The stress system of Banawá, an endangered Arawan language spoken in the Brazilian Amazon, constitutes a puzzling case study for metrical phonology. It has been claimed that its metrical representations violate the Syllable Integrity Principle (1) (Buller, Buller, and Everett (BBE) 1993, Everett 1996, 1997), one of the core universal principles in standard metrical theory, which bans representations where a foot dissects a heavy syllable (e.g., *(CV.C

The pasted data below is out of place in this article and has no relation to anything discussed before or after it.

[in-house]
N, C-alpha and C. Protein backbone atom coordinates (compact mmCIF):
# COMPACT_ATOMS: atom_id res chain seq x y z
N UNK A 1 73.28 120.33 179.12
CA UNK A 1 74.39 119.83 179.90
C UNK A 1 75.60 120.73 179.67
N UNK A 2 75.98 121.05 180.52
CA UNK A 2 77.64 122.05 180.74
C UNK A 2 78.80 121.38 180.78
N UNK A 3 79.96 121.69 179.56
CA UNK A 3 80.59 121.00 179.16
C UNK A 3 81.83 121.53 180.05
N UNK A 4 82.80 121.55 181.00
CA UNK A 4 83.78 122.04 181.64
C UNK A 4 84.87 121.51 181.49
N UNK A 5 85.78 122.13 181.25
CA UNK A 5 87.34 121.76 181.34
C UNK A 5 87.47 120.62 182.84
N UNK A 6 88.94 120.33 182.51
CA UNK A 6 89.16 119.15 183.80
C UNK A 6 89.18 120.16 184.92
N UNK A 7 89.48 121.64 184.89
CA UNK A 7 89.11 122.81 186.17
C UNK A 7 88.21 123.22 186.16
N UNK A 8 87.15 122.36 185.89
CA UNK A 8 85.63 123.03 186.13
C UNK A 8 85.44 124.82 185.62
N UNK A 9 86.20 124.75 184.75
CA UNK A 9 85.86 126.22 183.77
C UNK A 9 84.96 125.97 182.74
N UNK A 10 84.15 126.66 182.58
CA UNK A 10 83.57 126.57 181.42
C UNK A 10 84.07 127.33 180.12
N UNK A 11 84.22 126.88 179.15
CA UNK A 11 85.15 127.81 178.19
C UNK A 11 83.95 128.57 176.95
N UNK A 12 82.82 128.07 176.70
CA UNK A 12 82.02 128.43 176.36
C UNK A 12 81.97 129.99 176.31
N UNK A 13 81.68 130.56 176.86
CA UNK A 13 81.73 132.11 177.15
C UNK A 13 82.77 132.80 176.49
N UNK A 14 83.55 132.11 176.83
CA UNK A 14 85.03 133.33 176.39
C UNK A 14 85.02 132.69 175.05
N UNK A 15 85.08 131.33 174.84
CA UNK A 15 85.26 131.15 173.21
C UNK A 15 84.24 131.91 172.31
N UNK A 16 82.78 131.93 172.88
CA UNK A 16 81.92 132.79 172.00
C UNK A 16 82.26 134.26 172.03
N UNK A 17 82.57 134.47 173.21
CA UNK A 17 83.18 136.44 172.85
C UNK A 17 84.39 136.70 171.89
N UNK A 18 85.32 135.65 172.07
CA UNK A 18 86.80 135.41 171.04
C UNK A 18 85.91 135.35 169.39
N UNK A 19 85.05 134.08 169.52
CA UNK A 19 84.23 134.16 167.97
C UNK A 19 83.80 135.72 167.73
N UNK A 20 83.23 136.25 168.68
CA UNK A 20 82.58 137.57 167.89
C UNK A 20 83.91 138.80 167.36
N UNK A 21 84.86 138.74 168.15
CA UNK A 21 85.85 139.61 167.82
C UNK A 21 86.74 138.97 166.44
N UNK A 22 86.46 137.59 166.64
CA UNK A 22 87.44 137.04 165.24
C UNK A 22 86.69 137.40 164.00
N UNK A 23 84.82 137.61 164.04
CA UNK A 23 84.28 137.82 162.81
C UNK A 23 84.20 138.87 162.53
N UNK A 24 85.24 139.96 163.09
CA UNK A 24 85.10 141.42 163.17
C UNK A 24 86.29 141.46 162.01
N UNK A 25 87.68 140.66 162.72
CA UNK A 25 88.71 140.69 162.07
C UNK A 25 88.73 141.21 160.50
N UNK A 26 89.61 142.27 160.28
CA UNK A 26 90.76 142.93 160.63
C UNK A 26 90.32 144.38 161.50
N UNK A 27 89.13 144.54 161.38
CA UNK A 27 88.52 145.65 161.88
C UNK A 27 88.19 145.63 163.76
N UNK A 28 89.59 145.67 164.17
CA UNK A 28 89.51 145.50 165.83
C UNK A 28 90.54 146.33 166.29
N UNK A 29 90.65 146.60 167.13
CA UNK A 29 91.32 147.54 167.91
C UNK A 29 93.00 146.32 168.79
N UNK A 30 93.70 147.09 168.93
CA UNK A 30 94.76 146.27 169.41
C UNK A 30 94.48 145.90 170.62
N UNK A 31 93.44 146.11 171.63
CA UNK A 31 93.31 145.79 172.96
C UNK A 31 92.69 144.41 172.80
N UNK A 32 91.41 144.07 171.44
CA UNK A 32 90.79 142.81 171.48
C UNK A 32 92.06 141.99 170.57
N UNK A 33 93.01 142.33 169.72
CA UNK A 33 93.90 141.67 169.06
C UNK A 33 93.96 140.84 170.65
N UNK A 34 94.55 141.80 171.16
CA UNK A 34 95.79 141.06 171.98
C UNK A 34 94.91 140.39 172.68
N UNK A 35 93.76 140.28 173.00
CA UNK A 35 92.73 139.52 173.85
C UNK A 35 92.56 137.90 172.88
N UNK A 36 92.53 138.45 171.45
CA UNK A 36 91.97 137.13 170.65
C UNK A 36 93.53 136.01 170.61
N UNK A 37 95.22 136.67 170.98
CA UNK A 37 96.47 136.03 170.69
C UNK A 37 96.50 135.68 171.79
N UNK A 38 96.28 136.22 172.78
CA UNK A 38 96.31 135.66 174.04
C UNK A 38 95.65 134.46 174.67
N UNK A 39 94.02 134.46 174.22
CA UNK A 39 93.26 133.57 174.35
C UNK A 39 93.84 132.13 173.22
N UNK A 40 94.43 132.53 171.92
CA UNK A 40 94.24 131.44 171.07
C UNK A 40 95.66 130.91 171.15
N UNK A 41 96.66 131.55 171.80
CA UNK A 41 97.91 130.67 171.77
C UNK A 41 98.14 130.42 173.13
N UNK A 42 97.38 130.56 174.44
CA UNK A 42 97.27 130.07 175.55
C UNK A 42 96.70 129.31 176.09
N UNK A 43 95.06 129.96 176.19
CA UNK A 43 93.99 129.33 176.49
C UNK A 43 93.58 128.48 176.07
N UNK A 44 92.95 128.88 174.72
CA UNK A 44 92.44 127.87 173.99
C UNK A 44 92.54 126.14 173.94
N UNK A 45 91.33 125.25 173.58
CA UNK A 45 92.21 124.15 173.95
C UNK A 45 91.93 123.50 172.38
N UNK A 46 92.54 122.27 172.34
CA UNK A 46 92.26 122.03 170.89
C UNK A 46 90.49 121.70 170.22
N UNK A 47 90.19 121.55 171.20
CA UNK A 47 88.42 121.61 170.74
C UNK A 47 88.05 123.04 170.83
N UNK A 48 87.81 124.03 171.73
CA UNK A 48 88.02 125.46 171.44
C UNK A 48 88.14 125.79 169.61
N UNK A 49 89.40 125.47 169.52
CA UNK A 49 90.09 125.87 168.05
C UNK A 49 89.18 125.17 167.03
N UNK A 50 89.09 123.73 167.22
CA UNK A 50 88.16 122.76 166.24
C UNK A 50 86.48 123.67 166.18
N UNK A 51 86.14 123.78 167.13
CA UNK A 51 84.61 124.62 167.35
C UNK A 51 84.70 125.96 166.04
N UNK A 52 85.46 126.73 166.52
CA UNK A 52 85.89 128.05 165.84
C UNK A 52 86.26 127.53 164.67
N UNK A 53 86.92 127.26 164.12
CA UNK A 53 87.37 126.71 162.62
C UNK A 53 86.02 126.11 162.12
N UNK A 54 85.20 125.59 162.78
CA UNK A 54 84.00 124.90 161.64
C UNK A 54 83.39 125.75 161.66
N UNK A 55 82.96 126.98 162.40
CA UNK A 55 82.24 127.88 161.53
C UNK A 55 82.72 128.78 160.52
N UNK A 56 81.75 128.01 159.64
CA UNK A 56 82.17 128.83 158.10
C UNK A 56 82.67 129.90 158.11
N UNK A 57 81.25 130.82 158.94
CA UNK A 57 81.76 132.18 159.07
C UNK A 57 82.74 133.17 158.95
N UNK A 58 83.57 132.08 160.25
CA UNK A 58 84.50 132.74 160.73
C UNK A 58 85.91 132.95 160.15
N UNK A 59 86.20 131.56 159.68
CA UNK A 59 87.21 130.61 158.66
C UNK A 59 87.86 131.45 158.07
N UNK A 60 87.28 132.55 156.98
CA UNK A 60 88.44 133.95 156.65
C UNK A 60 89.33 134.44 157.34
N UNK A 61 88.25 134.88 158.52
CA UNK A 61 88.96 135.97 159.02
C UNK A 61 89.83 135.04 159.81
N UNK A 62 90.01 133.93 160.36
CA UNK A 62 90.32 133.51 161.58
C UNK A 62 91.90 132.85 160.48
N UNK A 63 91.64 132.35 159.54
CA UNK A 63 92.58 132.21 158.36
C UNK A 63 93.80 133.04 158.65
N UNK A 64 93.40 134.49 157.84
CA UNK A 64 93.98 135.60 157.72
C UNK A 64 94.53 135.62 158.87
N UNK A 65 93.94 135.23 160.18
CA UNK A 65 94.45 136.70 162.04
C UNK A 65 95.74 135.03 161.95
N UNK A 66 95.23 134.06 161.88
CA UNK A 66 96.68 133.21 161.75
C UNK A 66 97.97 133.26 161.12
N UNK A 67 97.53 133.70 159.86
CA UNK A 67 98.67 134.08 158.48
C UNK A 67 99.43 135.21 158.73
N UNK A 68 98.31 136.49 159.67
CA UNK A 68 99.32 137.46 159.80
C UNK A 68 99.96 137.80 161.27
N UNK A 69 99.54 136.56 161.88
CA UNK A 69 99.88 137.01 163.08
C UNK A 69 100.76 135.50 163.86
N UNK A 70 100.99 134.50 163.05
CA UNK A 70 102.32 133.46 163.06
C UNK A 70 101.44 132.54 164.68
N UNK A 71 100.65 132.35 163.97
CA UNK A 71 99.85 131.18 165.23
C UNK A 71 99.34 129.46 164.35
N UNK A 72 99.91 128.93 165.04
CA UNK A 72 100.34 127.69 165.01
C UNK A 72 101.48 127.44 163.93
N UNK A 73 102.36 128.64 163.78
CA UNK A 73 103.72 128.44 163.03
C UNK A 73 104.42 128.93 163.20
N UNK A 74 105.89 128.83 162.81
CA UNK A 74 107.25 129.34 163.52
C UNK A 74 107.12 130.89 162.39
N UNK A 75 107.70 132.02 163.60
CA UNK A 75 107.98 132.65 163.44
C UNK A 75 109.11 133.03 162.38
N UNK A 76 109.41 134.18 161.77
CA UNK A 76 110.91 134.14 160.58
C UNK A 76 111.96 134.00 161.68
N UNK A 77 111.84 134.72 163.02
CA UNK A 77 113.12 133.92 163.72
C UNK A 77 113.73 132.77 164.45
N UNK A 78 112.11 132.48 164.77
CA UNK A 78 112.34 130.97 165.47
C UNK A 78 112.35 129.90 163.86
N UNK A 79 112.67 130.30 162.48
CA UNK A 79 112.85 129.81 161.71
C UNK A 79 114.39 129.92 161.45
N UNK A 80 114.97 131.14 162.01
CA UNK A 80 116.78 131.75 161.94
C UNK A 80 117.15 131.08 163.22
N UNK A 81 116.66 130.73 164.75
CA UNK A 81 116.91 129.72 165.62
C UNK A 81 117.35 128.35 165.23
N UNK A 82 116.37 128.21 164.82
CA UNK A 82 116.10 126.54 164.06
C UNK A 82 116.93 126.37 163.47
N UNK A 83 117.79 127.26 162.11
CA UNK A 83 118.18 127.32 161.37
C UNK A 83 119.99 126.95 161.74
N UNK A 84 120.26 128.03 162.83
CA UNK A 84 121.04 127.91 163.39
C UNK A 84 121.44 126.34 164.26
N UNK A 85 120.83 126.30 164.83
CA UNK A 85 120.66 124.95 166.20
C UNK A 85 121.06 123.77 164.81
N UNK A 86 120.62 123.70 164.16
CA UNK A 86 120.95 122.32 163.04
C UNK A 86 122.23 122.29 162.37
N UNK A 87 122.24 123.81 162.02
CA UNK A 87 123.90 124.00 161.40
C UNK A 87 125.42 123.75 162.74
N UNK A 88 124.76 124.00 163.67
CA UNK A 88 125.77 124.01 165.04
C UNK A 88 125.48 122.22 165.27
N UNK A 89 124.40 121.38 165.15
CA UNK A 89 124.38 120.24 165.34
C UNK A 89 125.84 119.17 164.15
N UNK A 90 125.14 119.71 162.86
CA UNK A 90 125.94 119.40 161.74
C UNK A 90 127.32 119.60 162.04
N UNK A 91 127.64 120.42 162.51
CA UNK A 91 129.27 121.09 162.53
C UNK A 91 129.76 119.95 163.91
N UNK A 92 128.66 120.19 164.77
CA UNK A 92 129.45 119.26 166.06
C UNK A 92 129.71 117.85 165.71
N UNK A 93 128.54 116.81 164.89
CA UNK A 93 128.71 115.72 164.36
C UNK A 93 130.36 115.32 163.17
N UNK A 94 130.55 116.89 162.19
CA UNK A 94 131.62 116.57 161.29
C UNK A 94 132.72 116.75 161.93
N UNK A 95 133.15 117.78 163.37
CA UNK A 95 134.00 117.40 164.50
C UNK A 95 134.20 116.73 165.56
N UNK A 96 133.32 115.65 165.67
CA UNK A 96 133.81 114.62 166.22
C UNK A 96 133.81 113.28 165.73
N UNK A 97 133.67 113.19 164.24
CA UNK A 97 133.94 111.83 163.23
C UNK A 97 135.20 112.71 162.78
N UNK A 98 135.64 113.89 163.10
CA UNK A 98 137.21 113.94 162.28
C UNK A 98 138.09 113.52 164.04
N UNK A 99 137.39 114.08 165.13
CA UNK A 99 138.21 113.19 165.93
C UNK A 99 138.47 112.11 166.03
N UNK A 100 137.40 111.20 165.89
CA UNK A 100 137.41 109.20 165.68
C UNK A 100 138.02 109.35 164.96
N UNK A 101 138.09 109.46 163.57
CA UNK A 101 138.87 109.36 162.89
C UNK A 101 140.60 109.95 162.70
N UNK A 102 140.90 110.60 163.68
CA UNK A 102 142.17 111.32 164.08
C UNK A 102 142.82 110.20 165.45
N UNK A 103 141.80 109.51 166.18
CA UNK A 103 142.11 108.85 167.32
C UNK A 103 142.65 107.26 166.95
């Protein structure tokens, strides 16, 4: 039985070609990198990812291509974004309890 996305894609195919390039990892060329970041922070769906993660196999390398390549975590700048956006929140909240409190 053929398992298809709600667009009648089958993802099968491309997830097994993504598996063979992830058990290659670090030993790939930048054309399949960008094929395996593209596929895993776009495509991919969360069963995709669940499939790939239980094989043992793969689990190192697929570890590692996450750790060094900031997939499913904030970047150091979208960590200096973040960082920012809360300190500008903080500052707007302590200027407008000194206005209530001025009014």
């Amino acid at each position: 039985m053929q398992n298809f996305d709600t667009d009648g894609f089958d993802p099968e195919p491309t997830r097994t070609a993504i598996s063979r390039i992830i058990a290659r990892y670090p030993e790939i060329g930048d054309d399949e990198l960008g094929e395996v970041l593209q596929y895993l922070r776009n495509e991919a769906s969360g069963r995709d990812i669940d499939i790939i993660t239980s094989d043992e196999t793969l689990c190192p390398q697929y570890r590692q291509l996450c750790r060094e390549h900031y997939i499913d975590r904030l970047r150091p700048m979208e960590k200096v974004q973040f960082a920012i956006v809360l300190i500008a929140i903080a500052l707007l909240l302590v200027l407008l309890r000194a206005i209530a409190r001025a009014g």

), *(C
.CV), where periods indicate syllable boundaries and parentheses, foot edges).

The underlying assumption of this principle is that syllables, and not morae, are the only possible stress-bearing units (Hayes 1995). An important prediction that arises from the alleged inviolable nature of (1) is that no language may display a contrast between identical heavy syllables with stress on the first mora (e.g., C

V) and stress on the second mora...

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